Major coastal flooding is expected from Georgia to South Carolina as low pressure off the coast of Florida develops into a powerful storm off the Southeast coast this weekend.
Tides are already higher than normal because of a new moon coinciding with the perigee of the moon, the point when the moon is closest to the Earth.
Combine these higher-than-normal tides with the developing Southeast coastal low, and the stage is set for major coastal flooding at periods of high tide.
Coastal Flood Watches and Advisories have been issued by the National Weather Service from North Carolina to Florida including the cities of Wilmington, North Carolina; Charleston, South Carolina; and Jacksonville, Florida.
Farther north, just some minor coastal flooding is expected in the mid-Atlantic, mainly with the Friday morning high tide between North Carolina and New Jersey – nowhere near the extent of last week's flooding triggered by another coastal storm.
The Charleston Harbor tide gauge is forecast to reach 8.6 feet on Saturday morning.
At the expected level, widespread flooding will develop in downtown Charleston, leaving several roadways impassable at the time of high tide.
Minor to moderate flooding is also predicted in Charleston with multiple evening high tides into this weekend.
Hurricane Hugo holds the record for creating the worst coastal-flood event in Charleston’s history. On Sept. 22, 1989, the tide reached a historic 12.52 feet, flooding many areas of the city.
The mouth of the Savannah River at Fort Pulaski, Georgia, is expected to peak at major flood stage on Saturday morning. If the levels reach the predicted 10.6 feet, major flooding could inundate parts of Tybee Island.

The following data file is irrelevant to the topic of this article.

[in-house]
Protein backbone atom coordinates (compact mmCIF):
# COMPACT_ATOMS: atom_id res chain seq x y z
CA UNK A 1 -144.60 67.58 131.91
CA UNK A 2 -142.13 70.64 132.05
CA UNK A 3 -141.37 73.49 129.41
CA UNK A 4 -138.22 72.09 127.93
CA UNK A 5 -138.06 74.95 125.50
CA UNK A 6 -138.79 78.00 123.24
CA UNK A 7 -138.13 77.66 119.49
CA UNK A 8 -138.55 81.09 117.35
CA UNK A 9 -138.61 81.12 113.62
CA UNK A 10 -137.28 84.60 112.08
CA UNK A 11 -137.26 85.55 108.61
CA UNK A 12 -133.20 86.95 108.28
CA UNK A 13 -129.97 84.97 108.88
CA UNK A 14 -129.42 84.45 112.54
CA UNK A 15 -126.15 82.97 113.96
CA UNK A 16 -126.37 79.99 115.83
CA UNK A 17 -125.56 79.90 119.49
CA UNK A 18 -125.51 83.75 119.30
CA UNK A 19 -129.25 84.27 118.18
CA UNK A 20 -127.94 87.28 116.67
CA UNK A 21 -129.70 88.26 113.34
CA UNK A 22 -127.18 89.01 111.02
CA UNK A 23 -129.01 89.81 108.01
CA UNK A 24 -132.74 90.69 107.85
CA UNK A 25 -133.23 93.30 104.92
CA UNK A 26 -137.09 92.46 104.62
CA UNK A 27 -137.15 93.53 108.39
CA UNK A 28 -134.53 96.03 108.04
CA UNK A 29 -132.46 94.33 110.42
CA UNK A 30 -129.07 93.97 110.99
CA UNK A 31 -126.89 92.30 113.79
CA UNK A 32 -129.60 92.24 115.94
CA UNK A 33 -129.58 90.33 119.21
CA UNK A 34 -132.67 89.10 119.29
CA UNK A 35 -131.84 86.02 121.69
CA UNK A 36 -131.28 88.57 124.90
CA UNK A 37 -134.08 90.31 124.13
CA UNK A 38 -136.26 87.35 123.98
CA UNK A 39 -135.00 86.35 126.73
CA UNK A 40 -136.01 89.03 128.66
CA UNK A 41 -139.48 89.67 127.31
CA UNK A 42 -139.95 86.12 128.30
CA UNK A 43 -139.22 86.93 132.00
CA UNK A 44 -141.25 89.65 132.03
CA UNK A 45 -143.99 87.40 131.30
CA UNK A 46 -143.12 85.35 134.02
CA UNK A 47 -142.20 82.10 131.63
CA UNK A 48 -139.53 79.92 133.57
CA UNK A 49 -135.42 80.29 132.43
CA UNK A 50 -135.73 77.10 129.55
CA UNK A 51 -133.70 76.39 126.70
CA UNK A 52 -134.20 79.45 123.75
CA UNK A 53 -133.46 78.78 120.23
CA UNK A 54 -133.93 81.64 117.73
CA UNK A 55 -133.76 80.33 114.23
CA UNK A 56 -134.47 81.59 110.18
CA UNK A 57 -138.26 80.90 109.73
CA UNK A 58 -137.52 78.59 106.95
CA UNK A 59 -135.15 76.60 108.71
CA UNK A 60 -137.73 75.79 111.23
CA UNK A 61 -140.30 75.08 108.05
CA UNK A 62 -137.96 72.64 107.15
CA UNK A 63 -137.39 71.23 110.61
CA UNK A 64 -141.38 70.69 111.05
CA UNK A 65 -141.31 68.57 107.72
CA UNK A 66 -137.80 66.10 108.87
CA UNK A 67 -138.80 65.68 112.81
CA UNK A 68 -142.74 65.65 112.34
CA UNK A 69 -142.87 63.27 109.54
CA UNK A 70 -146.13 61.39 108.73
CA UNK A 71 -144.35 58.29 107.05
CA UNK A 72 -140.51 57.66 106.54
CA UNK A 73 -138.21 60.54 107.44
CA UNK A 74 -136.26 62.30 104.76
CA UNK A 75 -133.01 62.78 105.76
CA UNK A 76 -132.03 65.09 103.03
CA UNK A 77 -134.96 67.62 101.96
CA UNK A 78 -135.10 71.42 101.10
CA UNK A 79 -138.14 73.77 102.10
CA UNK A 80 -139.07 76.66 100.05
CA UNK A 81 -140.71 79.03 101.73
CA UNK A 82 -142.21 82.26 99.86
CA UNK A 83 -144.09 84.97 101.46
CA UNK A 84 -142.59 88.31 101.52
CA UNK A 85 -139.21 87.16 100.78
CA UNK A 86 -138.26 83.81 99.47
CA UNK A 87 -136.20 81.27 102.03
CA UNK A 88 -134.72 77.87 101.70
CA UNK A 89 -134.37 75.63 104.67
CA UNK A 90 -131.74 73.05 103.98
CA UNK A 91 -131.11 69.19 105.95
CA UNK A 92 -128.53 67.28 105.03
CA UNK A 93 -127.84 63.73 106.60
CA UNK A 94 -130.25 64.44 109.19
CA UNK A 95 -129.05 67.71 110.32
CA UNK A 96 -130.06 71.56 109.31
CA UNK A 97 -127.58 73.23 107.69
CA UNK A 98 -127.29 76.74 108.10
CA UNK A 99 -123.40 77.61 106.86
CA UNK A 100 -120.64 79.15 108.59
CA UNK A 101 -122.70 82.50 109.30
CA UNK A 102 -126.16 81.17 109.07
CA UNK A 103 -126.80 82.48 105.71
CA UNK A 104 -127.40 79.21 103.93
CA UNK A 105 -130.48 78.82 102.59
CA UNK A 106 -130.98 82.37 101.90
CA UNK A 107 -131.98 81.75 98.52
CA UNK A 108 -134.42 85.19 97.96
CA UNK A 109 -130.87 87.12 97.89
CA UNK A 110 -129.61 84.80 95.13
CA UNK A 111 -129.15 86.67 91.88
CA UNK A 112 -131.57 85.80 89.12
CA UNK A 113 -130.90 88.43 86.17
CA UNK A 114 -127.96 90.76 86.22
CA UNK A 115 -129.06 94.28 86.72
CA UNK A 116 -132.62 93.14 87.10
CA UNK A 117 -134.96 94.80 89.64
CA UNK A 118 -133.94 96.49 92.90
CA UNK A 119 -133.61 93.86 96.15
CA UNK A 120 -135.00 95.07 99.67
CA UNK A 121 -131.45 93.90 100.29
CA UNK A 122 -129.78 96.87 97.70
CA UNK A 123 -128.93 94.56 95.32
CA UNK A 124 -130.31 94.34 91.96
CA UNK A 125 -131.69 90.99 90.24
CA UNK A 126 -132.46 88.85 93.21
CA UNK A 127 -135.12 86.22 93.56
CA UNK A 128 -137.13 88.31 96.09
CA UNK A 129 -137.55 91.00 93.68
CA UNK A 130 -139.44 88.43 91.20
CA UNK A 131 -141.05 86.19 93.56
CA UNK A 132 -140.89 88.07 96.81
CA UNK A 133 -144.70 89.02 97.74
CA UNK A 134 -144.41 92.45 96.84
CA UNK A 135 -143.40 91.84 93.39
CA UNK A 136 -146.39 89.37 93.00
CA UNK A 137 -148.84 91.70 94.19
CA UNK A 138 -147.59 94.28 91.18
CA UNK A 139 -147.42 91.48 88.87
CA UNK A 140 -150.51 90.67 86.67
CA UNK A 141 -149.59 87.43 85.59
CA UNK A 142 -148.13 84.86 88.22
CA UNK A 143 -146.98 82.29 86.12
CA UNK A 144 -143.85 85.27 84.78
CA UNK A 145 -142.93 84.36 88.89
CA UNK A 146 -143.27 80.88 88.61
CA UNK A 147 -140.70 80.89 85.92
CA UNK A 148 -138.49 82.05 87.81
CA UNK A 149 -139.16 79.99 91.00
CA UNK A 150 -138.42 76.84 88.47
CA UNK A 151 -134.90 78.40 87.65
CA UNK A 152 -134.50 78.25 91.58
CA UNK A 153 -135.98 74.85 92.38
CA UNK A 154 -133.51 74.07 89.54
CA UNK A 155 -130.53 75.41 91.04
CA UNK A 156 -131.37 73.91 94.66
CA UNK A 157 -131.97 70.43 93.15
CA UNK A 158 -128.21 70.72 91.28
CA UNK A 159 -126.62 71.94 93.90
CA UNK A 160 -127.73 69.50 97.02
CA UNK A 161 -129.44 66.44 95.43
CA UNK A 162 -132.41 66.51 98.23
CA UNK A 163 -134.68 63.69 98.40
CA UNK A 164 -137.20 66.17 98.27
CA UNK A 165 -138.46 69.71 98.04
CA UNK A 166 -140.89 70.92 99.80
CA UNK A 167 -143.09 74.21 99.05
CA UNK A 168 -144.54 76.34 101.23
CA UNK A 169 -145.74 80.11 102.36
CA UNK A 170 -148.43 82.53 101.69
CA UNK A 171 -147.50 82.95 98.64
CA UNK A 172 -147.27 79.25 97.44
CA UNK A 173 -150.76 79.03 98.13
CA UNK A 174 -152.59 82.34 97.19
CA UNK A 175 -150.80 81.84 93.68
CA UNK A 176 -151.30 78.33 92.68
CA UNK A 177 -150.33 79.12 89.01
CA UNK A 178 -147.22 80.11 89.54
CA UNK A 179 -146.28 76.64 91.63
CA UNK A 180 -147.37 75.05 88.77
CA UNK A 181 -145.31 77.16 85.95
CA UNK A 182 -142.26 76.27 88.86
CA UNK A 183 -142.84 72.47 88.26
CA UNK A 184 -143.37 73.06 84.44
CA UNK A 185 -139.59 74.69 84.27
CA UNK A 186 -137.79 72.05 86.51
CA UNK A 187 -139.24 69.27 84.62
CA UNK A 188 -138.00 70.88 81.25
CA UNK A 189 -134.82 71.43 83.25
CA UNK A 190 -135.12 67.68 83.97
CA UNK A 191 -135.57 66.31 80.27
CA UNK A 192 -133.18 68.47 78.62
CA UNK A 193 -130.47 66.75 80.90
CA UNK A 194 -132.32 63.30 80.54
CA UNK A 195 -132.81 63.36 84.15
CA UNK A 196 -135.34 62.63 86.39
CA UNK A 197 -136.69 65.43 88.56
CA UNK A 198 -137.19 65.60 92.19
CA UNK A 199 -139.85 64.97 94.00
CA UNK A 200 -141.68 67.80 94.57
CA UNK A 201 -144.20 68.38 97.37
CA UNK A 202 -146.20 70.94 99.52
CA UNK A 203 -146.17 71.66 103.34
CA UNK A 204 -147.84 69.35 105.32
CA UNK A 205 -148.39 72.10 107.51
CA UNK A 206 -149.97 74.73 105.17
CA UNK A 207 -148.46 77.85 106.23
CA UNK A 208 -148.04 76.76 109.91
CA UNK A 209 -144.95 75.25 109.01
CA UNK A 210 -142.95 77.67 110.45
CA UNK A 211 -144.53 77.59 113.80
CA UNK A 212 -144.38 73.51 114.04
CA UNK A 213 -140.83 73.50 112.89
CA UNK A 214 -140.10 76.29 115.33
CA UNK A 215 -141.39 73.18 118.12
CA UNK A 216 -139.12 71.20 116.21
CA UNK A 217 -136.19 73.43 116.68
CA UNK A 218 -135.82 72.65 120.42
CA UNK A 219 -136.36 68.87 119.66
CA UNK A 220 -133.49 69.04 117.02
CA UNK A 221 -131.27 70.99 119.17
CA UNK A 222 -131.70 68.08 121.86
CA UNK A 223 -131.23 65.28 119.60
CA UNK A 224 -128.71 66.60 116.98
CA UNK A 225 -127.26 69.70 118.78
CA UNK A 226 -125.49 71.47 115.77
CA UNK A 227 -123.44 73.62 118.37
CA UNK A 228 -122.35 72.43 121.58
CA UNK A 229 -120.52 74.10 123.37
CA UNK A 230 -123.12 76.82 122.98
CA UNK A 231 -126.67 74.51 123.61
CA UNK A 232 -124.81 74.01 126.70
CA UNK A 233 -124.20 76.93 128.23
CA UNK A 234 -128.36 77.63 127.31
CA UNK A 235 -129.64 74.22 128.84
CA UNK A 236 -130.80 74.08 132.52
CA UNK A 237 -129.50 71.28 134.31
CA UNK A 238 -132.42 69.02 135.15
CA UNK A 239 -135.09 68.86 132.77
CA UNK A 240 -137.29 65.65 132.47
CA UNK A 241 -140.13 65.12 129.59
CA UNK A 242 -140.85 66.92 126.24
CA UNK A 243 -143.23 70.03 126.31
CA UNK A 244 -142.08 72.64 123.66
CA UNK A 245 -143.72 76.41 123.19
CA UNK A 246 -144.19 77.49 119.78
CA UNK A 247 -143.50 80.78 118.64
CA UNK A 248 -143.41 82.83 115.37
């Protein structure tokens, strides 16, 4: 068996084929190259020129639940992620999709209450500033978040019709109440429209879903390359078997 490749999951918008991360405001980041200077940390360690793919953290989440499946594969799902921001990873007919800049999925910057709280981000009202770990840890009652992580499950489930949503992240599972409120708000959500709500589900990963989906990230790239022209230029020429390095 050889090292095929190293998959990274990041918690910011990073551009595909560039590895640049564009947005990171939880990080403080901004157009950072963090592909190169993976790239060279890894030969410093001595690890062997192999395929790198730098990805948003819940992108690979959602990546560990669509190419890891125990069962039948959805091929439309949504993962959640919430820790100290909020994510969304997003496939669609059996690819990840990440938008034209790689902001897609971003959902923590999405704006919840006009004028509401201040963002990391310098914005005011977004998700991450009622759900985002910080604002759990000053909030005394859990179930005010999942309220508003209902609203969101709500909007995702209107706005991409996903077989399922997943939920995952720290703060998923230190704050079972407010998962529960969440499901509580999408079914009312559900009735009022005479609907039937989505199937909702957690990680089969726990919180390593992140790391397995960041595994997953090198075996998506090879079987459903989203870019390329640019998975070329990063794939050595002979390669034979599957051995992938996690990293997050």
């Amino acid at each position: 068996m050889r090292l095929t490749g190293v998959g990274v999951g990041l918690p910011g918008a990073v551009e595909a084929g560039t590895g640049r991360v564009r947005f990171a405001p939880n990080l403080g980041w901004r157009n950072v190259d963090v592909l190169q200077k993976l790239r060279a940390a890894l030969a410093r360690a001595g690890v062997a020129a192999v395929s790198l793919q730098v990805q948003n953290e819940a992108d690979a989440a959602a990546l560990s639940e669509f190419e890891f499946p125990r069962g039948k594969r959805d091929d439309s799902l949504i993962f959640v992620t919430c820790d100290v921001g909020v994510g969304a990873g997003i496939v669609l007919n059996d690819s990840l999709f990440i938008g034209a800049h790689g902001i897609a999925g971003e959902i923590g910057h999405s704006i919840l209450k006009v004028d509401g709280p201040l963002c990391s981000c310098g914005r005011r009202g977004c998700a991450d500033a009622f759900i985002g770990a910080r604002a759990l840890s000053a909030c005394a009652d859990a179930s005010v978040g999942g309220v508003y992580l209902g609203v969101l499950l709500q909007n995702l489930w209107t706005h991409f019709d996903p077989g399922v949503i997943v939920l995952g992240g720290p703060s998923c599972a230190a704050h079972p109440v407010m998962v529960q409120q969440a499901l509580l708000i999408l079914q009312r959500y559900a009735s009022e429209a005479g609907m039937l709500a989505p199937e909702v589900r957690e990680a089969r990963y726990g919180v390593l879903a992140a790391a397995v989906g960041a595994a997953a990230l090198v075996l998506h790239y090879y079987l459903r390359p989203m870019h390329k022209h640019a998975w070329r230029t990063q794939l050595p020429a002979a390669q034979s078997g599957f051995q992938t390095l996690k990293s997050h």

According to NWS data, tides could rival levels measured during a Category 2 hurricane in October 1947. This would likely force the closure of Highway 80 between Tybee Island and Savannah, isolating residents on Tybee Island. Widespread significant flooding on Tybee Island would impact numerous properties as well.
In October 2016, Hurricane Matthew caused the Savannah River to reach its historic crest of 12.56 feet near where the river empties into the Atlantic at Fort Pulaski.
Parts of the northeastern Florida coast, including the Jacksonville area, will also have to contend with significant coastal flooding.
The NWS said moderate to possibly major coastal flooding is expected with Saturday morning's high tide along the Atlantic coast of northeastern Florida, predicting an inundation of 2.5 to 3.5 feet above normally dry ground.
Significant beach erosion is also likely in this area, especially where dune structures are weak. Water levels may be delayed until Sunday within the St. Johns and lower Santilla River basins due to persistent northerly winds, according to the NWS.
Coastal flooding could remain a risk along some areas of the Southeast coast into Monday.